Many people are worried this Labor Day about unemployment and the economy. With the midterm elections season kicking off, and the economy remaining Americans' number one issue, Obama's turning his attention in that direction with a $50-billion plan to jumpstart the economy. The president's stimulus bill notwithstanding, many believe that Obama could be doing more to create jobs. Here, a selection of the best editorials from around the country offering both insights and solutions that speak to Americans' economic concerns this holiday:
We must continue to move forward. The economy is making a slow recovery, but we are still facing a jobs deficit of more than 10 million. While Congress has taken steps in the right direction, we need to embrace multiple solutions to America's jobs crisis. We can preserve thousands of jobs by maintaining funding for services provided by state and local governments. We can create jobs by investing in our roads, bridges, schools and levees.
What the White House, Congress and the Federal Reserve can do, however, is reduce uncertainty by assuring employers that taxes won't rise, new regulations won't be created and interest rates will remain low for the foreseeable future. No employer wants to risk hiring workers only to be forced to lay them off because of the churning economy.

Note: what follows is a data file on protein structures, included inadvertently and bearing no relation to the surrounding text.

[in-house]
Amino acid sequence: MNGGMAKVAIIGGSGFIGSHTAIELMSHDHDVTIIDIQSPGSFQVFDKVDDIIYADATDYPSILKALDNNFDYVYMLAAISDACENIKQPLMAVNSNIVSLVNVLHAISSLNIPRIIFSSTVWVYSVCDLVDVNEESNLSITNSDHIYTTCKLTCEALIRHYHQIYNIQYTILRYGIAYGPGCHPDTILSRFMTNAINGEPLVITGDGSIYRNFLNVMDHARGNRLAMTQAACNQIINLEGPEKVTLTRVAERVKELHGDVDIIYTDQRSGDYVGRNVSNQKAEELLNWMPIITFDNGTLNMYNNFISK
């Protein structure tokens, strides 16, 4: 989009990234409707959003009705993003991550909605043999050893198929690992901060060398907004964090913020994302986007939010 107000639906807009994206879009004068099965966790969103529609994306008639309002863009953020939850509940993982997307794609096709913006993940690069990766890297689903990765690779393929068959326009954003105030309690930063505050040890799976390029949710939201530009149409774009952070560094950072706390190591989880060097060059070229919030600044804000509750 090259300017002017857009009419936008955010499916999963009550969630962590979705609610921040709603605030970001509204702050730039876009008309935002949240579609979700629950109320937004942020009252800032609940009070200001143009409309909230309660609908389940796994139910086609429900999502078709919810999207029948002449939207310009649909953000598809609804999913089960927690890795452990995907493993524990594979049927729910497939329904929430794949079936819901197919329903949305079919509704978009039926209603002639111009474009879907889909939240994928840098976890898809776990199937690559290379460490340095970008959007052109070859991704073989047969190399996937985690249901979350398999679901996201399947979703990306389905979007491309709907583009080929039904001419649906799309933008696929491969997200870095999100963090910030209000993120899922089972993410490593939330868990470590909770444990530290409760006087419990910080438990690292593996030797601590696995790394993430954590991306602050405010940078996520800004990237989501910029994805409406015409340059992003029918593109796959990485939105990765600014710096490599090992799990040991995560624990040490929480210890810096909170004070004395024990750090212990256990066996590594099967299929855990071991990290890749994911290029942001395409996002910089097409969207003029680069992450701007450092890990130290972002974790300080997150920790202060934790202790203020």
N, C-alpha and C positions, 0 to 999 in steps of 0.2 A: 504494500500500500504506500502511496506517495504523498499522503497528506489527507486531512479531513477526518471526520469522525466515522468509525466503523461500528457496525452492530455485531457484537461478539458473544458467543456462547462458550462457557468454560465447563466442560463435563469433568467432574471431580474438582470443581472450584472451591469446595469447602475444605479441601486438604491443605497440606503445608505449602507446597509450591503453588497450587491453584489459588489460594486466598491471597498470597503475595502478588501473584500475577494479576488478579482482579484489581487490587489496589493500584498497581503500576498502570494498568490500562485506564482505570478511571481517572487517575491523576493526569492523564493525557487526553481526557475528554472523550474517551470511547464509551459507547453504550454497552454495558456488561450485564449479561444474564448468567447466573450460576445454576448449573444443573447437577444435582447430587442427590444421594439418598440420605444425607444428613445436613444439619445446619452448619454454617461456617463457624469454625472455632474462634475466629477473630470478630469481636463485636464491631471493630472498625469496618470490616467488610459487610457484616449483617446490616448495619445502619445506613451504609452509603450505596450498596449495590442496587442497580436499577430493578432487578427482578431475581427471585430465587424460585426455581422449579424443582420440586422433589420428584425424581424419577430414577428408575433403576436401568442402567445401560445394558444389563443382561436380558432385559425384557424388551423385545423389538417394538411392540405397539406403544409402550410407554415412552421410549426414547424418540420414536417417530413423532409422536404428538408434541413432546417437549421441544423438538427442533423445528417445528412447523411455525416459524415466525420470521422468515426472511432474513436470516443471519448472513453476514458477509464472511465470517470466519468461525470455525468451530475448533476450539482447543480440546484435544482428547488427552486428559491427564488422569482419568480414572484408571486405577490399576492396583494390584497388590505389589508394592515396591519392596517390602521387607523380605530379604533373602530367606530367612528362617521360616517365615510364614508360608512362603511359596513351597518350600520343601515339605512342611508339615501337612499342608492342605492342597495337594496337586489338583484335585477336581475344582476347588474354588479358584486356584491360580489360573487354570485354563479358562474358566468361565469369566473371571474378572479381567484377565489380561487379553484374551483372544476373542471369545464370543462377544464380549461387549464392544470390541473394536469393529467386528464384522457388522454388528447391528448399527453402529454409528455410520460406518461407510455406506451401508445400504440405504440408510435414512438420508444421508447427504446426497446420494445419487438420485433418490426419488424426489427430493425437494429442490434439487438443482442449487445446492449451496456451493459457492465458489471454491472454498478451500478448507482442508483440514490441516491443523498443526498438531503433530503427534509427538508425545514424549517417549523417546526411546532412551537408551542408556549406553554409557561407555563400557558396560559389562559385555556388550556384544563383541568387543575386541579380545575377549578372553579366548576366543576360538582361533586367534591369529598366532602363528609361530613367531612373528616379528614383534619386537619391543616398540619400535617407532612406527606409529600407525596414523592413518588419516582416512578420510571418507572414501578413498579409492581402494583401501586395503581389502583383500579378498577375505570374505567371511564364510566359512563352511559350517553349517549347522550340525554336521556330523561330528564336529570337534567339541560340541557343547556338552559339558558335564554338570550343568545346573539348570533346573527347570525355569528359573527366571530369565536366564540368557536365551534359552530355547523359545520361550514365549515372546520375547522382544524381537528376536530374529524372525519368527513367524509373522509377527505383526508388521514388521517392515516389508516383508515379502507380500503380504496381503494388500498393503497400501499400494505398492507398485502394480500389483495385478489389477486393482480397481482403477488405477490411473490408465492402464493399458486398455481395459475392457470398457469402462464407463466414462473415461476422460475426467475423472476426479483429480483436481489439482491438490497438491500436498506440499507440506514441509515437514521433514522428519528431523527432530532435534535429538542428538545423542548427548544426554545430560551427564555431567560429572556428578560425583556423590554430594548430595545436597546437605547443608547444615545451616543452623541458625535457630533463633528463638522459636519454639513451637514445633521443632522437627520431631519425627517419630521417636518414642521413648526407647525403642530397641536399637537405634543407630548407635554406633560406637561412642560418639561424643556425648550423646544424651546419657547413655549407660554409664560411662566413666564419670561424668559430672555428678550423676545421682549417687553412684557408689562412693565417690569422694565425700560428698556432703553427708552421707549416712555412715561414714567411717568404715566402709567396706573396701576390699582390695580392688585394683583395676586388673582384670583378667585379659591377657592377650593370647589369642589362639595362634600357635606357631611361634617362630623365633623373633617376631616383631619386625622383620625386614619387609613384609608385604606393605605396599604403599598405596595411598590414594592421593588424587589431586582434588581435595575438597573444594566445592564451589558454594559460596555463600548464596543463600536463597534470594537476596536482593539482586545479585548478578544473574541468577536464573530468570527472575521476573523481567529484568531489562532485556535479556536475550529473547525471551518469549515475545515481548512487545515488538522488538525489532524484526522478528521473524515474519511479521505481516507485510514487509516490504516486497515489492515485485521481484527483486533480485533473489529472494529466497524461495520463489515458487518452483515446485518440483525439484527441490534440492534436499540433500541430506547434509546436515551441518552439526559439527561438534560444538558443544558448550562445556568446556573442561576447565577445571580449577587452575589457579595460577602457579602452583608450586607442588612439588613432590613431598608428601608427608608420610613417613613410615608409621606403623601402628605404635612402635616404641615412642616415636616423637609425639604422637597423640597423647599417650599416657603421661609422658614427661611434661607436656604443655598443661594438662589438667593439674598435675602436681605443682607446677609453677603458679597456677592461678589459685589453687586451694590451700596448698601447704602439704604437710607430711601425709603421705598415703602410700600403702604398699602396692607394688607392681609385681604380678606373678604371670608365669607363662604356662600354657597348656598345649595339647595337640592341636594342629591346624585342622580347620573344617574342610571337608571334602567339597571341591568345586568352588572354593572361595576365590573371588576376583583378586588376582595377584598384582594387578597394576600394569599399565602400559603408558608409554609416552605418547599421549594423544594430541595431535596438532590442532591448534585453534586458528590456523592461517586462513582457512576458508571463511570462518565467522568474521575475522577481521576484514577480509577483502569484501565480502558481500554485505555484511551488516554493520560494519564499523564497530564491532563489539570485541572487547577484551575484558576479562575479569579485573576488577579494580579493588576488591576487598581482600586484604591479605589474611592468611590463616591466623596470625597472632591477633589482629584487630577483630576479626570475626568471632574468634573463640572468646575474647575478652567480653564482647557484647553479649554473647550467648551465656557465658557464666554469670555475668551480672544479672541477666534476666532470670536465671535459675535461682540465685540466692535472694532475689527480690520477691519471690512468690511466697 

The question for public officials now weighing next year's budget demands: Can taxpayers continue to pay firefighters, police and other government workers at the same rate they did in flush times when property values were stratospheric and governments were raking in the cash? Expecting cash-strapped taxpayers in a recession to pony up at the same levels is fantasy. That's why it's incumbent on union leaders to downsize their demands.
There was hope among respondents in retailing, transportation and high-tech manufacturing. Staffing firms reported strong demand for temporary hires, with the best hope for permanent hires coming among the ranks of those already on temporary payrolls. Still, amid the optimism was uncertainty about the longer term. The economy will get better. It always has. The best hope for that is people who persevere, who won't give up on finding ways to make their business prosper or who, when they are out of a job, continue to search for opportunity.
This recession, however, is less a downturn than a sea change in the economy that will require altered expectations for workers and families. Maybe today's celebrations and symbolic farewell to summer aren't the time to dwell on it. But they should remind us of one thing: We're all in it together.
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